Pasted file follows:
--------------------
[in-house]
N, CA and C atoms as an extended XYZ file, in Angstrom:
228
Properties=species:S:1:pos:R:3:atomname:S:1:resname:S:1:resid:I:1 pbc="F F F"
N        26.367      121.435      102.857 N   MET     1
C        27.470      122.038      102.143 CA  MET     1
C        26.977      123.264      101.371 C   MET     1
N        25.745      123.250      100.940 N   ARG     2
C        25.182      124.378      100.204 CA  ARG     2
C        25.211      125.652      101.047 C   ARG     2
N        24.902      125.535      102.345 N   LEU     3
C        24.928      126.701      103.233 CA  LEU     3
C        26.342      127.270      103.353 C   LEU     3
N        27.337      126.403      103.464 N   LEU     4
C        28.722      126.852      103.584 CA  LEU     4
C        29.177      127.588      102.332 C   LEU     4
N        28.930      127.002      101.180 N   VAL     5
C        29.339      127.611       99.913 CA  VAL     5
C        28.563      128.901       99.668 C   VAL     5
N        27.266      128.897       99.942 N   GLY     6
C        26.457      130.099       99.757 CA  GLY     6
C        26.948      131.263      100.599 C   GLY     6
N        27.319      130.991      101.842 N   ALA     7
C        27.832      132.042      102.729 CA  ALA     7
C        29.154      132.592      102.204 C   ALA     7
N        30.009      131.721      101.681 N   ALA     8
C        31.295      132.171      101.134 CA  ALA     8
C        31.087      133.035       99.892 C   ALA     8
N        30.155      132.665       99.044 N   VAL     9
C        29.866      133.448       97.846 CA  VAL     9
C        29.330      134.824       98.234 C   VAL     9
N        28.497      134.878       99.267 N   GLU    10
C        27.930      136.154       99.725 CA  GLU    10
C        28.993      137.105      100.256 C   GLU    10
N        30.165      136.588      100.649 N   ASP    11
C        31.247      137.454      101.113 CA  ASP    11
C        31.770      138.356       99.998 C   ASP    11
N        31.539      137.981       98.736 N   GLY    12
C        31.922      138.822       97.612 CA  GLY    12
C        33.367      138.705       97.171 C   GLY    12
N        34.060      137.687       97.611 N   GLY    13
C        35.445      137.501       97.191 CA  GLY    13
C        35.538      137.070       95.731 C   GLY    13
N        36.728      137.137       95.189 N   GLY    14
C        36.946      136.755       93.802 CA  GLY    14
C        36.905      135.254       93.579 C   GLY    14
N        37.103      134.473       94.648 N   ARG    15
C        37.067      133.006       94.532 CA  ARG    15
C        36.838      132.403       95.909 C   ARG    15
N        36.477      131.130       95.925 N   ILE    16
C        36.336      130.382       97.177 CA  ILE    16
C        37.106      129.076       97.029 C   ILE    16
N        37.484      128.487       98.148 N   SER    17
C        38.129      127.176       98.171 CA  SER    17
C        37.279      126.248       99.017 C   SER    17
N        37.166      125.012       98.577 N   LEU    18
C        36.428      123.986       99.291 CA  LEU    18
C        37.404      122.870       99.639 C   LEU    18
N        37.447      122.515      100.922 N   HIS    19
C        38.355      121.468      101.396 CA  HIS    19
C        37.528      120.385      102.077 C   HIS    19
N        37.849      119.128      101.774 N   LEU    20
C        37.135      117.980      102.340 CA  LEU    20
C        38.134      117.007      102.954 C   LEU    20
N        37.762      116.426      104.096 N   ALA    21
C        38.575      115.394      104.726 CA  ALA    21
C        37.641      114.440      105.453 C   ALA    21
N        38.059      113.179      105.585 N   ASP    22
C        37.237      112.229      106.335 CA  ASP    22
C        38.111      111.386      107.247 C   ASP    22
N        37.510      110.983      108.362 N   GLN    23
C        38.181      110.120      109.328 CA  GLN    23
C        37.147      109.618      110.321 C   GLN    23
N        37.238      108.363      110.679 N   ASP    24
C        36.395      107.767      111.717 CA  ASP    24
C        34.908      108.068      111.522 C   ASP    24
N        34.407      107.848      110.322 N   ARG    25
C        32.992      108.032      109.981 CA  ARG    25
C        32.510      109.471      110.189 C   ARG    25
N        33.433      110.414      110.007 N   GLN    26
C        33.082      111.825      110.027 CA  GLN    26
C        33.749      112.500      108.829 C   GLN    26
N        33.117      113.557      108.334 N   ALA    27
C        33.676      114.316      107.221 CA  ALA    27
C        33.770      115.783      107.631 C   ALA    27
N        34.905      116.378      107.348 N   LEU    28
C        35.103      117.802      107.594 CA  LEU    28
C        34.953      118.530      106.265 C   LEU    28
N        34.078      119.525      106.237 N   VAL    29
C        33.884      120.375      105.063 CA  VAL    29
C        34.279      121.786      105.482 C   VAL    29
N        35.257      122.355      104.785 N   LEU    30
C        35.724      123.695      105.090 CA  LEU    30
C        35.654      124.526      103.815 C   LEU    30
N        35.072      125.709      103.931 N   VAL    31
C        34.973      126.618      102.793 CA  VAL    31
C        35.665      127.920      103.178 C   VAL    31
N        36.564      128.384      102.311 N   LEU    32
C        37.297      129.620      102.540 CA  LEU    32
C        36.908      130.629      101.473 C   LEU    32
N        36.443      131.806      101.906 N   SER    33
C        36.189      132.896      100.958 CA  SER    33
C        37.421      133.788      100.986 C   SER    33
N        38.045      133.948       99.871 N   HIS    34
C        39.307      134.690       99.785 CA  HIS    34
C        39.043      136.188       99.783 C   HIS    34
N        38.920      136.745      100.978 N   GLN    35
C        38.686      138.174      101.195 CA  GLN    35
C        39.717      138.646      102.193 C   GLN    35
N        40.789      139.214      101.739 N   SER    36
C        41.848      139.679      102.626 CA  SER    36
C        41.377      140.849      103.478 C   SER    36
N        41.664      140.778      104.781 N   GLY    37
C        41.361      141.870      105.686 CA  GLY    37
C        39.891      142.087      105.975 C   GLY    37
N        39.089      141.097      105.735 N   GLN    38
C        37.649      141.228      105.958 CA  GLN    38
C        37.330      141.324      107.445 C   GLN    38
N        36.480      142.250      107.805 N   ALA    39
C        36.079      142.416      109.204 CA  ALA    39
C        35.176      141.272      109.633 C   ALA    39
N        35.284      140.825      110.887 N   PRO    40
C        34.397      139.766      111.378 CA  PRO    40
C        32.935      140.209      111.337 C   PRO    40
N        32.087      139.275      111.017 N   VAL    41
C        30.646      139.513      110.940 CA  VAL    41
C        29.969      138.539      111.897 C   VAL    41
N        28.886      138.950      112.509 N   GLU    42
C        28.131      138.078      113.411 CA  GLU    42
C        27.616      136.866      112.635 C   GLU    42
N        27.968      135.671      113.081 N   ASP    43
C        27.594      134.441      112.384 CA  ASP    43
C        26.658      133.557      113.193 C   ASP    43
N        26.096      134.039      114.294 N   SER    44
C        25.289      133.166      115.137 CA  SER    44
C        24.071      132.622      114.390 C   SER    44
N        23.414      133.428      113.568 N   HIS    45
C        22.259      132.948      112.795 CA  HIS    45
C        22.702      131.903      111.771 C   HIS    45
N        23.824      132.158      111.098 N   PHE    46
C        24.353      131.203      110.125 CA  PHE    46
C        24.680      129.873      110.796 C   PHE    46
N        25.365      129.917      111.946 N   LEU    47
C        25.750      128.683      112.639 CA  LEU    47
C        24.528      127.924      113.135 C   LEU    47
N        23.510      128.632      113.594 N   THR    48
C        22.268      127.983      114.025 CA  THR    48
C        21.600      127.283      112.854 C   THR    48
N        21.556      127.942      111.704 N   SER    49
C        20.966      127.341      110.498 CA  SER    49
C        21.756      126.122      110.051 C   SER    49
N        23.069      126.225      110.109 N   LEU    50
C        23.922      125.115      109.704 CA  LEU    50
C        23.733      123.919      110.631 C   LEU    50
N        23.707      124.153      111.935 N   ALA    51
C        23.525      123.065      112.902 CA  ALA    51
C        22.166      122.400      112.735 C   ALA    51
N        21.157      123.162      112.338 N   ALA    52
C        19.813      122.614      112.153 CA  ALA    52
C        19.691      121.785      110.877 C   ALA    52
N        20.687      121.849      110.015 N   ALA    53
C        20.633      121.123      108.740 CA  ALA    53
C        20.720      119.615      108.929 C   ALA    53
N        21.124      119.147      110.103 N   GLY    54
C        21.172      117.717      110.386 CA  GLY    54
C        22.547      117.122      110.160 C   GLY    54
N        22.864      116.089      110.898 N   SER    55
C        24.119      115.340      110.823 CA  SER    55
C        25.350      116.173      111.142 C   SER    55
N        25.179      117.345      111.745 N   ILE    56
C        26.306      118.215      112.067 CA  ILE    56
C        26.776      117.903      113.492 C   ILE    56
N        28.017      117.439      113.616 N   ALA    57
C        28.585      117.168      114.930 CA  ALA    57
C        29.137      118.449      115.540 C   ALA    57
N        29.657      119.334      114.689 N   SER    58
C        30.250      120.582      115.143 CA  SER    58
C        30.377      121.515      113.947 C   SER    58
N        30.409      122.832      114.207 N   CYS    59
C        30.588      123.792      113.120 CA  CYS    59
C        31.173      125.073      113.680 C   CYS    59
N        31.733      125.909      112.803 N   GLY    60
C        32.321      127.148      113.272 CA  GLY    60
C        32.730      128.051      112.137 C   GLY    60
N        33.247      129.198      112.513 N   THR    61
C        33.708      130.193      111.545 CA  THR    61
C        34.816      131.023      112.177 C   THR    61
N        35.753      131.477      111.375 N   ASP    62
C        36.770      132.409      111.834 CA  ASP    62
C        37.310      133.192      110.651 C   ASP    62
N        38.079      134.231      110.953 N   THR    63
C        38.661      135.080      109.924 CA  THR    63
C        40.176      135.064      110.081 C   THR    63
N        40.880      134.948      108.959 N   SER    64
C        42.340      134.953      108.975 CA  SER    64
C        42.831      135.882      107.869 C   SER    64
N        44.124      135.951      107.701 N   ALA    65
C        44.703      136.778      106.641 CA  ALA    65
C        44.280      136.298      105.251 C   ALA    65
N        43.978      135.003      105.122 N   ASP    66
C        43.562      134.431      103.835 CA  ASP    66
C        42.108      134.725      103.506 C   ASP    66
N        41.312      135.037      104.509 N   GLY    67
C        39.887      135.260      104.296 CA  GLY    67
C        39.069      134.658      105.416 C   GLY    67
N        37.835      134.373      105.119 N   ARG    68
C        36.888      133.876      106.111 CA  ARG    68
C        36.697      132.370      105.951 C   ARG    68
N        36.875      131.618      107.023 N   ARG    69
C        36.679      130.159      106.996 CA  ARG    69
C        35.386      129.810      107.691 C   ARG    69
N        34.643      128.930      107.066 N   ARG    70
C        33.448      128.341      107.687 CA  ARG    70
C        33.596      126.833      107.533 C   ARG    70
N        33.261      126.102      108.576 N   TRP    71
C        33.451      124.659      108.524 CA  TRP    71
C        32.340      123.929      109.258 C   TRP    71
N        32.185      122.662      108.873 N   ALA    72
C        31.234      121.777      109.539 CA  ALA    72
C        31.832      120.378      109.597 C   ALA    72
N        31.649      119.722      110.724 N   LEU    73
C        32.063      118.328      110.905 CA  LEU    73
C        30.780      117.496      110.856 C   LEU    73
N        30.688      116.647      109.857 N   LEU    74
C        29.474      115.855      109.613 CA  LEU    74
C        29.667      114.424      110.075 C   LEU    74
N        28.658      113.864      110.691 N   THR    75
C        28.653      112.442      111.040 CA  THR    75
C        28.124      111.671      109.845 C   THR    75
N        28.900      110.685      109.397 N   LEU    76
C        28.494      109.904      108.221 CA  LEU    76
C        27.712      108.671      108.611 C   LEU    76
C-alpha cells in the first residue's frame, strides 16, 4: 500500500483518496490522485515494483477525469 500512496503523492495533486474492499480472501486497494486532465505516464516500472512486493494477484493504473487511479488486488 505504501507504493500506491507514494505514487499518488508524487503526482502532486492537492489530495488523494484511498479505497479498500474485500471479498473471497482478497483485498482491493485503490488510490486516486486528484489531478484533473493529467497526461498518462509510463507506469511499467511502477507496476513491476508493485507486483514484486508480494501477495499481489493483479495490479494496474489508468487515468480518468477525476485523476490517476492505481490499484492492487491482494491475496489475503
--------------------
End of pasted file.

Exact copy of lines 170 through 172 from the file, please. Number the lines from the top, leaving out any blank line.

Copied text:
N        25.179      117.345      111.745 N   ILE    56
C        26.306      118.215      112.067 CA  ILE    56
C        26.776      117.903      113.492 C   ILE    56